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"Orangeburg, SC"

NAIRO Supports March for Freedom

The National Association of Intergroup Relations Officials declares their support of the March for Freedom in Washington, D.C. NAIRO urges its members to support the march for the integration of over "20,000,000 Americans of minority identity."

Morality

Dr. King documents a quote from British statesman John Morley regarding the morality of war. Dr. King refers to the quote, taken from Morley's publication "Recollection," as a "grand, potent monosyllable." Following the citation, Dr. King comments, "This is an agnostic talking."

Love of God

Dr. King cites a scripture from the biblical book of Isaiah referencing God's goal to redeem all mankind.

The Purpose of the State

Dr. King records some thoughts on the functions of the state.

Letter from Joan Kennedy to MLK

Saturday, July 18, 1964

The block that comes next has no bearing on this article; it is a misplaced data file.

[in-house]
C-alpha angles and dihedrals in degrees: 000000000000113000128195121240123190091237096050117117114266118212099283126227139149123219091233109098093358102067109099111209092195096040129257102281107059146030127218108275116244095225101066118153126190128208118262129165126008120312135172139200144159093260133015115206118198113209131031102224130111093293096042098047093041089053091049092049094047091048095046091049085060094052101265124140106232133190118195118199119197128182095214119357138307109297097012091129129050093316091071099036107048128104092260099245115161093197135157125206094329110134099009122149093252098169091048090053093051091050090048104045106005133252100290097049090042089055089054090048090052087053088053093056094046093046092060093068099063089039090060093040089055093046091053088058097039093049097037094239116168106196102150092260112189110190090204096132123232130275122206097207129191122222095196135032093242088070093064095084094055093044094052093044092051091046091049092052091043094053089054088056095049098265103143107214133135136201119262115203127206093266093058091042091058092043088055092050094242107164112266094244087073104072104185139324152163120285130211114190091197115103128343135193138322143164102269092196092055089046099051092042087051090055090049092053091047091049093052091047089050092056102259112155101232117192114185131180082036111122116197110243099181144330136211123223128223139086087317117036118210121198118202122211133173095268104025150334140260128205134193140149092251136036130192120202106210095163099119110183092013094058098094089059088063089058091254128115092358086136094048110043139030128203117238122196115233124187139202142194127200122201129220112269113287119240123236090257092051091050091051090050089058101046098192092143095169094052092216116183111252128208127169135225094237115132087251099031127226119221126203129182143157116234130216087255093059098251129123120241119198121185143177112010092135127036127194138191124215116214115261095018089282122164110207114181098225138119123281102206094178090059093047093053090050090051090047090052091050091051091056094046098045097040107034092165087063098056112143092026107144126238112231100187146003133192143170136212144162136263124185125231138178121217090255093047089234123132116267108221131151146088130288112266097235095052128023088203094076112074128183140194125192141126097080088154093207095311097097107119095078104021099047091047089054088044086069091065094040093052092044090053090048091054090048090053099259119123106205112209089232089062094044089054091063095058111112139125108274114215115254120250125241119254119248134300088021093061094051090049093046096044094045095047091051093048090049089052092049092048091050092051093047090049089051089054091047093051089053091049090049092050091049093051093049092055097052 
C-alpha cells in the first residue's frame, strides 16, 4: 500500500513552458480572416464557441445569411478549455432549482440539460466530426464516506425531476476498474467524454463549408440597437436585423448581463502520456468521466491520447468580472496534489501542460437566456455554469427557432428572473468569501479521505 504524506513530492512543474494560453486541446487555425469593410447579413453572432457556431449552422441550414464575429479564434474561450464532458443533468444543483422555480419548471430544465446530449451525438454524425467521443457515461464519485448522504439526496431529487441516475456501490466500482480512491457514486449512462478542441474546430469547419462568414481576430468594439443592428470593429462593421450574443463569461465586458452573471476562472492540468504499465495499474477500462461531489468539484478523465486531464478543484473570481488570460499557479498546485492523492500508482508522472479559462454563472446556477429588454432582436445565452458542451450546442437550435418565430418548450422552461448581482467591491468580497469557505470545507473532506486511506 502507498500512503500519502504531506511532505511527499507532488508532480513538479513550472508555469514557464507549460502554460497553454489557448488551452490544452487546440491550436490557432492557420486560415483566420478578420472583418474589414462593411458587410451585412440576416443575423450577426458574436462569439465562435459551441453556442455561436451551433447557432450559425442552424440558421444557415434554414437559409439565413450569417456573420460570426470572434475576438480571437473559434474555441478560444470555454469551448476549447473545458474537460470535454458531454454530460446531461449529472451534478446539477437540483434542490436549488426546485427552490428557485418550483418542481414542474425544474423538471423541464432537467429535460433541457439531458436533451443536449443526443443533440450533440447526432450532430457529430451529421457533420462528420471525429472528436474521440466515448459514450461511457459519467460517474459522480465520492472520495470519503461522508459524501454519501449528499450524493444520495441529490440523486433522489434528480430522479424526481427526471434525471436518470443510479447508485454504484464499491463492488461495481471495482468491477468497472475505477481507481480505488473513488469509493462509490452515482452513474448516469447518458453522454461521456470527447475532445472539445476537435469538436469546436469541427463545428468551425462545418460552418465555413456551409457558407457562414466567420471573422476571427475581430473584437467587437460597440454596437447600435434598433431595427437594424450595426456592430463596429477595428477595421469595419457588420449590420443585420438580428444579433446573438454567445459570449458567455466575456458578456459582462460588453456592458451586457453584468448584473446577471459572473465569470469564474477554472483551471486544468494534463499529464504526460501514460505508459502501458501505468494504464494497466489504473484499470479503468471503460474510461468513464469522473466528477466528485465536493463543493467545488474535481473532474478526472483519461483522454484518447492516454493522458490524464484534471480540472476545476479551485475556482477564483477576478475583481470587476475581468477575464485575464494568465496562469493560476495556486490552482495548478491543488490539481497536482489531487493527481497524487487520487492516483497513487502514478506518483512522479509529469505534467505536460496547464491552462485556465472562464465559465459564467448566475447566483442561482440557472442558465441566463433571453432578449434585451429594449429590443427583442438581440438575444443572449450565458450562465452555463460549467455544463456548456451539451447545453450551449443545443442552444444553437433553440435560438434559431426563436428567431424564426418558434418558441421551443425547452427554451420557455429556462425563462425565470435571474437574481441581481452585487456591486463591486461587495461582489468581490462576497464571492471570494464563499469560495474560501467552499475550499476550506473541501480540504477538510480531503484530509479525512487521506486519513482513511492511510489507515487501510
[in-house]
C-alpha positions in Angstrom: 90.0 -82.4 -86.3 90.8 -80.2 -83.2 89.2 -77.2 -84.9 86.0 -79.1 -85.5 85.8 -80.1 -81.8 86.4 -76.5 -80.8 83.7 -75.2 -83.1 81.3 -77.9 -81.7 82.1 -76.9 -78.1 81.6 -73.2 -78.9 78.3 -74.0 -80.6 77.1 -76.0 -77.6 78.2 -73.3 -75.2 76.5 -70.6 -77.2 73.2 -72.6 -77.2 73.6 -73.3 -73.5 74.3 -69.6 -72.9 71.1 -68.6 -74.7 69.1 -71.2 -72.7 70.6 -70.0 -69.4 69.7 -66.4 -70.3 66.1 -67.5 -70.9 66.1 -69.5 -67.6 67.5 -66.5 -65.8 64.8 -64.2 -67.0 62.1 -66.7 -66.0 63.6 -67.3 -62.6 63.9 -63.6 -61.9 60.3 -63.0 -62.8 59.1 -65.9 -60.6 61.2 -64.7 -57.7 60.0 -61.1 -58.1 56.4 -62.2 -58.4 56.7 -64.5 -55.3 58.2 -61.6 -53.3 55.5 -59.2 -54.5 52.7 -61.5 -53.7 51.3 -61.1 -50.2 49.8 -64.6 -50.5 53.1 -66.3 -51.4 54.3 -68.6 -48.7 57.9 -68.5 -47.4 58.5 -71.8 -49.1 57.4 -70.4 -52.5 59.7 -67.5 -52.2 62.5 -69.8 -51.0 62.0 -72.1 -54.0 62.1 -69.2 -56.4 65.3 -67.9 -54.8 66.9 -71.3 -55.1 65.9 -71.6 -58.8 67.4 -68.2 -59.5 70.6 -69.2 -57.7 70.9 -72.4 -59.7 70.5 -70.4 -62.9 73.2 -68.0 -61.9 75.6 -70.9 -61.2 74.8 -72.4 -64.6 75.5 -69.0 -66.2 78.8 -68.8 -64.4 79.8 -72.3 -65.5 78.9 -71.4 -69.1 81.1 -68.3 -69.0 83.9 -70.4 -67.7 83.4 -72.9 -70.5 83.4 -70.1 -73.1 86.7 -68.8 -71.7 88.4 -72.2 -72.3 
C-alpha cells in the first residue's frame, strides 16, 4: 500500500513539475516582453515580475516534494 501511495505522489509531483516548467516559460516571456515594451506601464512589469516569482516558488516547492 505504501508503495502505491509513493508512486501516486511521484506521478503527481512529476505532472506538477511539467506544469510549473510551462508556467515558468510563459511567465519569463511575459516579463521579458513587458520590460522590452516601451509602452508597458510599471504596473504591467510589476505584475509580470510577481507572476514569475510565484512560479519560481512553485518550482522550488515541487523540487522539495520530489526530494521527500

Joan Kennedy thanks Dr. King for his support.

God

Dr. King quotes Paul Tillich's "Systematic Theology."

Letter from Harry H. Kruener to MLK

Thursday, October 18, 1962

Rev. Kruener invites Dr. King to speak at Plymouth Church of the Pilgrims in 1963 to commemorate the church's designation as a national landmark.

Letter from Richard Nixon to MLK

Tuesday, September 17, 1957

Vice President Nixon writes to Dr. King concerning the efficiency and effectiveness of the Civil Rights Bill. He expresses his gratitude for a previous correspondence from Dr. King and ensures his continued advocacy of civil rights legislation.

Don B. Pratt's Position Statement

Friday, January 26, 1968

Don Pratt expresses concerns about his induction into the US Army during the Vietnam War. Mr. Pratt questions the morality of this "aggressive" war, which would enable him to inflict violence against his "neighbors" of Vietnam.

The Bible

Dr. King records notes regarding Protestant Orthodoxy and its great error in dealing with the Bible.

Draft of Speech to the National Press Club

Thursday, July 19, 1962

Dr. King's speech to the National Press Club in Washington D.C. was delivered a week after he was incarcerated in Albany, Georgia. This draft shows Dr. King's notes on his address about the Civil Rights Movement.

Brief for the Petitioners

Saturday, October 1, 1966